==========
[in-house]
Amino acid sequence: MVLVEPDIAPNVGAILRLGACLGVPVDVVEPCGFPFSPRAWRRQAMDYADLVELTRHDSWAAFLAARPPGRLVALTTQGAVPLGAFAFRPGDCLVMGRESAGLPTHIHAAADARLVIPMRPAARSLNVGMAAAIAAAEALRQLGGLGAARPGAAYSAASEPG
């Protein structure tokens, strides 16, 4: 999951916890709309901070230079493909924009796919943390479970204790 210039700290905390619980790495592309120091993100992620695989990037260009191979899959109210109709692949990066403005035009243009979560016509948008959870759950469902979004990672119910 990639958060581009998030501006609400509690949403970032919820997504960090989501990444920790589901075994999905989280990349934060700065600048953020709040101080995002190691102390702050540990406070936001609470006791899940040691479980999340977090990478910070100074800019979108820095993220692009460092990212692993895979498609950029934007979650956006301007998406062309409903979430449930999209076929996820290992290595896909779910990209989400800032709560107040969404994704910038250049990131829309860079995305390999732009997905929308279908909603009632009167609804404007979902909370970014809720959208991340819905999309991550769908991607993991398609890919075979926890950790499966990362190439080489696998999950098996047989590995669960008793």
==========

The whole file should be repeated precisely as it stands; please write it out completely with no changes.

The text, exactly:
[in-house]
Amino acid sequence: MVLVEPDIAPNVGAILRLGACLGVPVDVVEPCGFPFSPRAWRRQAMDYADLVELTRHDSWAAFLAARPPGRLVALTTQGAVPLGAFAFRPGDCLVMGRESAGLPTHIHAAADARLVIPMRPAARSLNVGMAAAIAAAEALRQLGGLGAARPGAAYSAASEPG
């Protein structure tokens, strides 16, 4: 999951916890709309901070230079493909924009796919943390479970204790 210039700290905390619980790495592309120091993100992620695989990037260009191979899959109210109709692949990066403005035009243009979560016509948008959870759950469902979004990672119910 990639958060581009998030501006609400509690949403970032919820997504960090989501990444920790589901075994999905989280990349934060700065600048953020709040101080995002190691102390702050540990406070936001609470006791899940040691479980999340977090990478910070100074800019979108820095993220692009460092990212692993895979498609950029934007979650956006301007998406062309409903979430449930999209076929996820290992290595896909779910990209989400800032709560107040969404994704910038250049990131829309860079995305390999732009997905929308279908909603009632009167609804404007979902909370970014809720959208991340819905999309991550769908991607993991398609890919075979926890950790499966990362190439080489696998999950098996047989590995669960008793």